July 25, 2013 by Andy Lester
As a direct cause of a boy mercilessly teasing his sister, he loses a prized possession, only to regain it through an unwarranted kindness leaving him with a lifelong sense of rationalized guilt.
As a first grader in Queens, New York I pleaded with my mother to buy me this awesome cap – a grey newsboy style with a brim, like the tough kids of the Bowery wore. It was expensive and a sacrifice for our family because we were far from well-off in our basement apartment but somehow the money was found. Strutting around the schoolyard, “too cool for school” I knew I could be important and led the charge in teasing my sister, who was two years older than me and idolized Mary Tyler Moore. We’d all watch the show as a family and I knew she loved Mary. I began to mimic her hero in the opening sequence when Mary twirled and tossed her hat in the air – and sing, “Who can turn the world on with a smile…” then spin and throw my own cap in the air, kicking up my heels. I had no clue how ridiculous I looked and sounded, “Who can take a nothing date, and suddenly make it all seem worthwhile?” and yes, I had the lyrics wrong – it’s “a nothing day”, not “date”. Too bad, because it was pretty cool of Mary Tyler Moore to go easy on a guy who might be a “nothing date”. My sister would walk away and I would follow, stand near her in the school yard singing and tossing “Well it’s you girl and you should know it, with each glance and every-little-movement, you show it“. Spinning and flinging, “Love is all around…” and more kids would gather at the spectacle. Loud and brash I sang louder “You’re going to make it… after all…” wait for it – and with a flick of my hand, I tossed my cap skyward – nothing but air!
The warning bell rang and I gloated at having ruined morning recess for my sister. With the last toss, the cap went up and… it never came down. Looking up I saw it disappear from sight. For me, it may as well have been an alien abduction into outer space because the roof was just as far away. A wave of hot fell over me like a jaundiced breath in my seven year old face and I felt desperation. Having to say “I lost it” when a special sacrifice was made so I could get the grey, tweed newsboy cap – was not – anything I could imagine. My jaw trembled and it sunk in that I would be caught – the teasing and the throwing. The nuns would probably make me re-enact it in front of the school. It would be on my “permanent record”. As the schoolyard emptied I stood, looking up at the Catholic bricks and felt sick. The late bell rang. My expression was when your face is all screwed up like a nut and you know you’re going to cry. It was over. I sat down and twisting my palms into the pavement, scraped the heels of my hand to get my cap back. The dirt on my reddened palms looked surreal. Two large 6th grade boys approached me, “Kid you better get inside unless you want detention. Hey, what’s the matter?” “My hat went on the roof – I can’t lose my hat”. It was only a hat now. The boys said “Where?” I pointed without making eye contact. The two exchanged a nod and one crouched and clasped his hands while the other stepped right up onto his hands, then shoulders and the next thing he was on the flat roof! “Hey kid, is this is it?” He held up a silhouette and against the beautiful sun was the cap from the movies. I was raised up as the Samaritan Spiderman tossed it down to me. I didn’t catch it but scrambled to retrieve it and gratefully thanked the boys. What just happened? The boys felt bad for me and helped me when I didn’t deserve it. Now, I felt happy but oddly, only on my skin. What was this feeling? It was guilt. I felt excited and energized and powerful when I was getting the better of my sister who was smarter, older and got to do more stuff. I felt scared and horrible when my cap went on the roof. I got lucky but I had no idea why, or how long the nagging feeling of “You Owe Something” would last.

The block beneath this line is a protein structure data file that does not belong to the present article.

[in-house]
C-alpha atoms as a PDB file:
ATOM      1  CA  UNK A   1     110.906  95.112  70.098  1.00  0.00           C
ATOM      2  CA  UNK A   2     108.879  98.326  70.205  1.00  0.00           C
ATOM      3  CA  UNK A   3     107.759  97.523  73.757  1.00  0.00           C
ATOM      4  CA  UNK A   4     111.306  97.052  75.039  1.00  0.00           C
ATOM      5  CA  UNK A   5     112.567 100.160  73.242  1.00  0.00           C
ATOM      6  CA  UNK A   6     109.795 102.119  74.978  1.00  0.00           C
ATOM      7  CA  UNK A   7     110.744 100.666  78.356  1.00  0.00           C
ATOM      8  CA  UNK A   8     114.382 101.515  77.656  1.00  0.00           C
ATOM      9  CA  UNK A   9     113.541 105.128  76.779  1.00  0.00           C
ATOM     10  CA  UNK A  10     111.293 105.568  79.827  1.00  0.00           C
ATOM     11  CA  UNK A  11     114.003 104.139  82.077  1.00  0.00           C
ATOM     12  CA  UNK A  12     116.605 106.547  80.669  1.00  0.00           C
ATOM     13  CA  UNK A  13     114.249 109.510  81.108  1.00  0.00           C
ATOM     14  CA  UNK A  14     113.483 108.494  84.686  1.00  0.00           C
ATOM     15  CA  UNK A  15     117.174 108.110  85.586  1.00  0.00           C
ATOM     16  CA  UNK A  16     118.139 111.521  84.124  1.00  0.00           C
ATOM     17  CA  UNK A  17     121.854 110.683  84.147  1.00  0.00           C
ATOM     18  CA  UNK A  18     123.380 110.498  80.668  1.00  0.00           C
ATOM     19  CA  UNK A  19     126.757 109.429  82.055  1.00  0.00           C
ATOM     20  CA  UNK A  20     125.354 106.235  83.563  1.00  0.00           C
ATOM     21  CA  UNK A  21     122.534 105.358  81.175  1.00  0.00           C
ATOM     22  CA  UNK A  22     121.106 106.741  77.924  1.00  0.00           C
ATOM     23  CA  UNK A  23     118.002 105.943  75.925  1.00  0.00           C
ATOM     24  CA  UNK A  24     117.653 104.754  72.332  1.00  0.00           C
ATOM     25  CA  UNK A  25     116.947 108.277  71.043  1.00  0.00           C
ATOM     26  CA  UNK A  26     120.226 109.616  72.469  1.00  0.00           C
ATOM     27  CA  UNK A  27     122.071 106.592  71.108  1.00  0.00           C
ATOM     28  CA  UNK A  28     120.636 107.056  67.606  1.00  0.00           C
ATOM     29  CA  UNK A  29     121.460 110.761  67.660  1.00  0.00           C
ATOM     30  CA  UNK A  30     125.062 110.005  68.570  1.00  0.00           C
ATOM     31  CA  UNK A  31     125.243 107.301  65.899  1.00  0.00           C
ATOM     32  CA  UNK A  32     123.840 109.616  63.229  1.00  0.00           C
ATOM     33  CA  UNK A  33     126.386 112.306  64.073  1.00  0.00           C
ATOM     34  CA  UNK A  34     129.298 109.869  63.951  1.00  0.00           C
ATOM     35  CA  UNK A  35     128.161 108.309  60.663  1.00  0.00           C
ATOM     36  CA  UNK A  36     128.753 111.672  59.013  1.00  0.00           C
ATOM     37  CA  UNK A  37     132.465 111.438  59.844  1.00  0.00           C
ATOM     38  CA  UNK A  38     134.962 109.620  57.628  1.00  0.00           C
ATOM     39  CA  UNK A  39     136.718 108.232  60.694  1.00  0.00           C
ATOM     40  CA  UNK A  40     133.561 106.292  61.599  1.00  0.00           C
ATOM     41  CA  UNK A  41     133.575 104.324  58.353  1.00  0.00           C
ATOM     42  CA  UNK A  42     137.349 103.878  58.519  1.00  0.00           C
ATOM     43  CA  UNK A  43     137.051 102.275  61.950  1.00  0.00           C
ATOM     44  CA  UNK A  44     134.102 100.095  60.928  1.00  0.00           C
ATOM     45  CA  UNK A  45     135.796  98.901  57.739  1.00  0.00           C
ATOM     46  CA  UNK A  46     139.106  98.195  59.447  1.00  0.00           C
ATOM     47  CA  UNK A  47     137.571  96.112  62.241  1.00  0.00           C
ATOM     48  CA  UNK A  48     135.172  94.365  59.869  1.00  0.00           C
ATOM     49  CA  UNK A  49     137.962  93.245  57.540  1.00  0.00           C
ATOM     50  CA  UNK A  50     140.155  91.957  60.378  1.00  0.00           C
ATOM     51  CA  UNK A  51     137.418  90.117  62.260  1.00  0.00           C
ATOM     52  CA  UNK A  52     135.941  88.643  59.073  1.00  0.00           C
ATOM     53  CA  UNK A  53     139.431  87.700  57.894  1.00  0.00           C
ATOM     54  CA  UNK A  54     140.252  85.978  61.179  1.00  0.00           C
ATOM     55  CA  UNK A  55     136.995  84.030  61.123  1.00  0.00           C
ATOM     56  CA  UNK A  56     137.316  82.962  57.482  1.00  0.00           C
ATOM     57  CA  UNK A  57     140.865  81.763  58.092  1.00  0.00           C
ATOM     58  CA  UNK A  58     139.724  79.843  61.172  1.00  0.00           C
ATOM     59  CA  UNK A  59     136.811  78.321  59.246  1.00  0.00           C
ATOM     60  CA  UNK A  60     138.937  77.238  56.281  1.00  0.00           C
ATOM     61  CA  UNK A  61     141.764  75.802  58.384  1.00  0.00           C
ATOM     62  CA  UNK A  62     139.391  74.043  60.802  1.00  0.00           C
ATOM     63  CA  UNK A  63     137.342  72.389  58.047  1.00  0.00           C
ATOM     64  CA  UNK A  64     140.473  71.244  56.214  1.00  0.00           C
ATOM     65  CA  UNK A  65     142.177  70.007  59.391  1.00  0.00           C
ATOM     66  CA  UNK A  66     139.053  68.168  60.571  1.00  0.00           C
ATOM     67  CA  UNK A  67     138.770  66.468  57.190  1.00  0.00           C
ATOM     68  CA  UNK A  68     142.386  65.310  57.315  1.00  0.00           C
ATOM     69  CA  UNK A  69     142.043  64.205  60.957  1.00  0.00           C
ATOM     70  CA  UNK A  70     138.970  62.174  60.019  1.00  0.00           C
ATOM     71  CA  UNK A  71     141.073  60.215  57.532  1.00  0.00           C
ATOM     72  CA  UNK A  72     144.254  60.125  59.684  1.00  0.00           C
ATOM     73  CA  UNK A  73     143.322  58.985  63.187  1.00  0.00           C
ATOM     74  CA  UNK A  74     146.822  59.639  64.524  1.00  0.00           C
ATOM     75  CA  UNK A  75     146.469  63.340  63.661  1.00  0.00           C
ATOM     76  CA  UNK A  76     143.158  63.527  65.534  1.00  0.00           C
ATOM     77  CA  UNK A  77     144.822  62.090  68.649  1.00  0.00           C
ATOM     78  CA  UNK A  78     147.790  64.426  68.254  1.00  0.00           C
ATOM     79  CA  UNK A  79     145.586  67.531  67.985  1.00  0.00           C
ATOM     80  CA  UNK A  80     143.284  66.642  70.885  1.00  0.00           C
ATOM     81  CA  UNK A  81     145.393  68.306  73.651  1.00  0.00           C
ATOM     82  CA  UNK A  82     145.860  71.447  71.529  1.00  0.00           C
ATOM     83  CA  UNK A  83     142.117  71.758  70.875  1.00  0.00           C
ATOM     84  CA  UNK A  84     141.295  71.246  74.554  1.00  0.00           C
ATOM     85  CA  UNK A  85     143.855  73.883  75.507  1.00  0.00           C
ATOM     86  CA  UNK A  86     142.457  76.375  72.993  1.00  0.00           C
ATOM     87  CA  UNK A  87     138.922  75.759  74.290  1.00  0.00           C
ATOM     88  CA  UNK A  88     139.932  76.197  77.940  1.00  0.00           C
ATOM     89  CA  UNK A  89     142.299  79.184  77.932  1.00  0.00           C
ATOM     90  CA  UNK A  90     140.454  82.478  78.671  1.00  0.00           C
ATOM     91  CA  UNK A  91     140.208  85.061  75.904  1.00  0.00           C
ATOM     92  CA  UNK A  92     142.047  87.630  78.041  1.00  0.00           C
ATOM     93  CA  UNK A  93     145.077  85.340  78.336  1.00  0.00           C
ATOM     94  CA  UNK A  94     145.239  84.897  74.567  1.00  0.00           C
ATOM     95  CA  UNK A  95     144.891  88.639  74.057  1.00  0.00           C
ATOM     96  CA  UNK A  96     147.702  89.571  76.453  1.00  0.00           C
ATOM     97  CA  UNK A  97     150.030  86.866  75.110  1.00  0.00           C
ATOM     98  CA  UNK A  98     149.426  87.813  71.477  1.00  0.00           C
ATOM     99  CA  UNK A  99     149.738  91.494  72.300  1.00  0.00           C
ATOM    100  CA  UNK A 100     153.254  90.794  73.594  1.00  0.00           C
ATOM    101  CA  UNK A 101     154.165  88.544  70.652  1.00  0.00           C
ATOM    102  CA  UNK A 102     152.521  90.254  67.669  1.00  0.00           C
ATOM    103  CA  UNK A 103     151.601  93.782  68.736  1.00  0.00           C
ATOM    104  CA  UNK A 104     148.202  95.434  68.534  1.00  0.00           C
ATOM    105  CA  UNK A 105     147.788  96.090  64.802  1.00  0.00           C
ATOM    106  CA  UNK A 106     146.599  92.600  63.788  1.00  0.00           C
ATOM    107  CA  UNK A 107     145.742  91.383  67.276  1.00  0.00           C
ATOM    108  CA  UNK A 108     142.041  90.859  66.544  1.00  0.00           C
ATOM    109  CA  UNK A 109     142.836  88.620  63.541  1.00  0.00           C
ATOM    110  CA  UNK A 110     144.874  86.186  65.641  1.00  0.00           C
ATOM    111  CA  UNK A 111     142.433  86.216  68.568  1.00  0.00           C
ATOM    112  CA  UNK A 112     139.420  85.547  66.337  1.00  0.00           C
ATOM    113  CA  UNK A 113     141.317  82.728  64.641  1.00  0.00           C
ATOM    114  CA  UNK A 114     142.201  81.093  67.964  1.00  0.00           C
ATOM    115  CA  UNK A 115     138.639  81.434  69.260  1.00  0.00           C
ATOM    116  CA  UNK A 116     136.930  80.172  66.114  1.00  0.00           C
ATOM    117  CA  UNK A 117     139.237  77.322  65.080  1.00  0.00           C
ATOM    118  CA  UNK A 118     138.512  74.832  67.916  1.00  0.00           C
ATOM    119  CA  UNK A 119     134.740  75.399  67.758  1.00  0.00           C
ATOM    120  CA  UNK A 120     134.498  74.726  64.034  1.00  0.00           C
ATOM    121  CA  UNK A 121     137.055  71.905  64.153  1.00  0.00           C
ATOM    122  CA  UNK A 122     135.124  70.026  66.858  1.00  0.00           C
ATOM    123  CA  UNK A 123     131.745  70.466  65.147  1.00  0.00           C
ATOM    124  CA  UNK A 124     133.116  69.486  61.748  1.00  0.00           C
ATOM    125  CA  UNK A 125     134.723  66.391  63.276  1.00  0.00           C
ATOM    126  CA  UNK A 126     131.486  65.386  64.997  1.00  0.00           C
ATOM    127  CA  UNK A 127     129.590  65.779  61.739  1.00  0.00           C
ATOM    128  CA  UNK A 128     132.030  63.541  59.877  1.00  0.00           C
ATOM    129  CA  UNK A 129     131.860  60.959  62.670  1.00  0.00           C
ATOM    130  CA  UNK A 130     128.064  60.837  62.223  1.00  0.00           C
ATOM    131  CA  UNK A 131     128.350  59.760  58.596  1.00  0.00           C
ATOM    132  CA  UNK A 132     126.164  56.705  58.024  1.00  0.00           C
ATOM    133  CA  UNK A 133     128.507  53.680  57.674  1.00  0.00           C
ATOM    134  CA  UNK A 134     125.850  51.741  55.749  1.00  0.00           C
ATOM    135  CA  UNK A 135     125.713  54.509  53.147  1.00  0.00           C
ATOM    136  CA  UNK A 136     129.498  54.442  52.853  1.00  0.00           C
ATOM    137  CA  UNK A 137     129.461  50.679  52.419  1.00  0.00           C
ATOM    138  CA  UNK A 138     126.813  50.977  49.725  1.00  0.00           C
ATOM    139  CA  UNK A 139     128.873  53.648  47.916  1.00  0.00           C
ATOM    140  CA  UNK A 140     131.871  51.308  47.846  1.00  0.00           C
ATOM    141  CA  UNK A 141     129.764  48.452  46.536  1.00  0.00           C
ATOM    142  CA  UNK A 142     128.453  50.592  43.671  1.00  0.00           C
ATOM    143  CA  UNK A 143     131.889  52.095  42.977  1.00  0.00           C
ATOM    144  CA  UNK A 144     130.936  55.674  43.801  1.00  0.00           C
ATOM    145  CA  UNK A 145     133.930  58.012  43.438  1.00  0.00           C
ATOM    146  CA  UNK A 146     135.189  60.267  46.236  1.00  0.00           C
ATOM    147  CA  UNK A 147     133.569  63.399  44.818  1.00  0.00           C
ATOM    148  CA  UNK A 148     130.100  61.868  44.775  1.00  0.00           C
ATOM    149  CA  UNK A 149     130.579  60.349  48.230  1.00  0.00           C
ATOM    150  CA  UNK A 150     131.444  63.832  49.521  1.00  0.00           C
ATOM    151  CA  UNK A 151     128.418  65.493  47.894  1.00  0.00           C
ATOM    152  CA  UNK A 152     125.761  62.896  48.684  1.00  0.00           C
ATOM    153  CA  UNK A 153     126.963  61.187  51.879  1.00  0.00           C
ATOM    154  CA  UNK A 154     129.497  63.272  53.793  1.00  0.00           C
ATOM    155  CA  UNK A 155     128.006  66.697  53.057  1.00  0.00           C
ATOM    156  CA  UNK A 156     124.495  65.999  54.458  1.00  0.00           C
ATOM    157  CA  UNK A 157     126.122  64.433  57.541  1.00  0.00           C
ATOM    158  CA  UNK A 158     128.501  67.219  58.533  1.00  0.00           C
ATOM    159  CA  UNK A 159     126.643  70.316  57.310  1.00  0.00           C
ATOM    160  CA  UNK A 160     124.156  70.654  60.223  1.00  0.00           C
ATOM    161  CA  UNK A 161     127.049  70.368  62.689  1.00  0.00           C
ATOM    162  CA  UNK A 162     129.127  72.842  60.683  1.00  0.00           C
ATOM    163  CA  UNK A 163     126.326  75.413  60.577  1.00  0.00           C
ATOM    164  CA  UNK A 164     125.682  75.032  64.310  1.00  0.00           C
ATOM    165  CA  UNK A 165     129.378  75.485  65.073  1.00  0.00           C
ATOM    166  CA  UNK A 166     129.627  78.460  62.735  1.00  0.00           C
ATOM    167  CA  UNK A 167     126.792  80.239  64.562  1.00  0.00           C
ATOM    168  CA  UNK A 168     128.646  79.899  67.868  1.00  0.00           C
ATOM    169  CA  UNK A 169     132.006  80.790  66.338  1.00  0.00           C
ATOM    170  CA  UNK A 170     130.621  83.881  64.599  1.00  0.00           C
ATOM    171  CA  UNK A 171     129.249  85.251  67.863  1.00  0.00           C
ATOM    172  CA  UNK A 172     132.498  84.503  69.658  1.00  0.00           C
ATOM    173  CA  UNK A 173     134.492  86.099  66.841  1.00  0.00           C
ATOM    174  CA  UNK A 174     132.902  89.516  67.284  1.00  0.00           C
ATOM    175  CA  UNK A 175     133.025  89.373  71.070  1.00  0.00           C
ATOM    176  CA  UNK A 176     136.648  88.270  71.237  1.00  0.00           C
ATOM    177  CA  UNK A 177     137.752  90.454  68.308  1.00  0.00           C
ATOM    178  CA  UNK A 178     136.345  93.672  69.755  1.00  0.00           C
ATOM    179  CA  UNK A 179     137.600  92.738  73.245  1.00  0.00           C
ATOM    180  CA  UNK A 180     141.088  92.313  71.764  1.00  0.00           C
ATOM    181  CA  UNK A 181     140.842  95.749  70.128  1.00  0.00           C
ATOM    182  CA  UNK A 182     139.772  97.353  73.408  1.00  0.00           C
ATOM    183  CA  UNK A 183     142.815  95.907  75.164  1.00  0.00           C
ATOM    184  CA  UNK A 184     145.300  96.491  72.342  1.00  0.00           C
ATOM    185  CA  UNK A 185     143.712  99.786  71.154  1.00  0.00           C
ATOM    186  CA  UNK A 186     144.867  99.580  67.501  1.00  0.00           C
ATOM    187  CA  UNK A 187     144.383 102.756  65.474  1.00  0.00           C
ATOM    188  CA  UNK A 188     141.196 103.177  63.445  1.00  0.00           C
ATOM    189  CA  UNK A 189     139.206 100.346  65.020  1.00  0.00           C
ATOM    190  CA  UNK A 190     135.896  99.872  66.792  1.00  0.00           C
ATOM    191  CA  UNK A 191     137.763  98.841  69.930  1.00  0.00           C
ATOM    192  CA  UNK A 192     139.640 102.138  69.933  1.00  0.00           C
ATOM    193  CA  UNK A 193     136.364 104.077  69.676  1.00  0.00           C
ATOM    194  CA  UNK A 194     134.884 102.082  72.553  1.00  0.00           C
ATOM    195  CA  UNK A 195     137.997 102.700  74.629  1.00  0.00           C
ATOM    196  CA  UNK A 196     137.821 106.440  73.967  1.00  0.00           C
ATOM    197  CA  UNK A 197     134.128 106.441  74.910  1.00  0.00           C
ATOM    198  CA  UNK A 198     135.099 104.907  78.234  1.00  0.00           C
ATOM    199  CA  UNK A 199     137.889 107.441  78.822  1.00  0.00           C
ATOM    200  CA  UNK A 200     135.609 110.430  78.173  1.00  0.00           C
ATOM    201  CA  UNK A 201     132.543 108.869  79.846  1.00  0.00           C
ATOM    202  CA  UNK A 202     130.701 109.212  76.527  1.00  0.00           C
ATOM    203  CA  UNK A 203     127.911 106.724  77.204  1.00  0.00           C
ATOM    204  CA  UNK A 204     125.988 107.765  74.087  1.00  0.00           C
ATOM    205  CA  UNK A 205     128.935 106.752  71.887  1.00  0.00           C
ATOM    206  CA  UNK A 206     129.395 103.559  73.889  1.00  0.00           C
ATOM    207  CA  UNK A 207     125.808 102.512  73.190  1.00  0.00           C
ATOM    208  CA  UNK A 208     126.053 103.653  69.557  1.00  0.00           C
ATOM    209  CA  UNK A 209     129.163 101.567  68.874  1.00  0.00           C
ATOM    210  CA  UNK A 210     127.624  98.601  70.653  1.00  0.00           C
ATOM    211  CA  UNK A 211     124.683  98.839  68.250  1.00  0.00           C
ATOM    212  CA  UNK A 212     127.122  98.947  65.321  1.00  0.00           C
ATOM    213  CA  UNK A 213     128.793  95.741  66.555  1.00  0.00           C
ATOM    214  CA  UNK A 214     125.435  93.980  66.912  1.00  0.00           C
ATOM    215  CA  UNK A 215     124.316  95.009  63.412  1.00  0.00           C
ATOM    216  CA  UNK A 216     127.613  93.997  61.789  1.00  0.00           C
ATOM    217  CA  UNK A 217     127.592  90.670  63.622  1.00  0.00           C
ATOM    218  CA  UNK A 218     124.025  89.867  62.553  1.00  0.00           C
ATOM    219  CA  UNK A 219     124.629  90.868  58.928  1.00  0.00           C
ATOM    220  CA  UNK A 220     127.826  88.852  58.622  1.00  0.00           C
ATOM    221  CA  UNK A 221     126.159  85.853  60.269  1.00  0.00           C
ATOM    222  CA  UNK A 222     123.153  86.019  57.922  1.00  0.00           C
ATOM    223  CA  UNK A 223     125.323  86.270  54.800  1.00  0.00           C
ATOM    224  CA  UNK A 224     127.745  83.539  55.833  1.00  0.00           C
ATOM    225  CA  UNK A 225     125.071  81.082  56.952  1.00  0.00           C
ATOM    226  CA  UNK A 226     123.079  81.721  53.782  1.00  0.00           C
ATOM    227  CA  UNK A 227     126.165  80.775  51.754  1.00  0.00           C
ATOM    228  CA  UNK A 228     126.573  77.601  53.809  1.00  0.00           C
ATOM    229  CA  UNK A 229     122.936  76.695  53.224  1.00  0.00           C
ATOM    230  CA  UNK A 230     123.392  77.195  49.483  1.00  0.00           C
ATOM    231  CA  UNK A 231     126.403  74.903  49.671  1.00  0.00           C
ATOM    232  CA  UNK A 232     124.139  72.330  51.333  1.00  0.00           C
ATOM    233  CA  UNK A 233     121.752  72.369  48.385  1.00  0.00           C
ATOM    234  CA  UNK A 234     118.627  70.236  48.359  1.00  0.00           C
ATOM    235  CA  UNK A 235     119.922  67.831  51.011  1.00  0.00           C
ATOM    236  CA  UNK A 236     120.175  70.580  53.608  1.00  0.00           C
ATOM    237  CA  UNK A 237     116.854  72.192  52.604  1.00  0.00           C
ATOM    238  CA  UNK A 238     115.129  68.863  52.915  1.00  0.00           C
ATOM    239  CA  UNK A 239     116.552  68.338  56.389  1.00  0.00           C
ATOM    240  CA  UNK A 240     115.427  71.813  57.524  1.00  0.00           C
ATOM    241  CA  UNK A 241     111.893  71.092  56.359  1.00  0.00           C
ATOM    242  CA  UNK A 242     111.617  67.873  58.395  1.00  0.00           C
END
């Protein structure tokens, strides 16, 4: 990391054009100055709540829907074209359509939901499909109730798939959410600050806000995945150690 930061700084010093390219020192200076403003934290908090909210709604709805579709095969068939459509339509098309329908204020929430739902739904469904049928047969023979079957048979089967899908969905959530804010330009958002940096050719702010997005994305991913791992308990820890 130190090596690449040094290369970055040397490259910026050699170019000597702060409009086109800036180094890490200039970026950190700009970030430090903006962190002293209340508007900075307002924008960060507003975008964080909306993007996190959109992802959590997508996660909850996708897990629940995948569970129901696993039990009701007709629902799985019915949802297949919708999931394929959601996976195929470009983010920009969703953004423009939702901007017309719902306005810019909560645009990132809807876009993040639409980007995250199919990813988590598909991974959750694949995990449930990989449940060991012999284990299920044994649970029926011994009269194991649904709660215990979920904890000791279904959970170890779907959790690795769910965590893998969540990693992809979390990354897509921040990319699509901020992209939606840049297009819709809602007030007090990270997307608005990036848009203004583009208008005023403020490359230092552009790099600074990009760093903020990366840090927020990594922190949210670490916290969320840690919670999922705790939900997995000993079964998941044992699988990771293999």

Did I learn something? Yes. It’s not cool to be really mean to your sister. Did I stop? Not for a while.
Later, when the sibling smoke cleared and the wall came down but before we were both forty, my sister told me that as far as bratty brothers go, she had commiserated with her friends often and admitted to me that she had been the envy of one particular friend. This was because “At least when he picks on you, he’s creative and funny – my brother is just mean”.
Wow. I felt pretty good about that, but only on my skin.
Did I mention my first crush was on Mary Tyler Moore and I never wear hats?
Nice shot, Karma.
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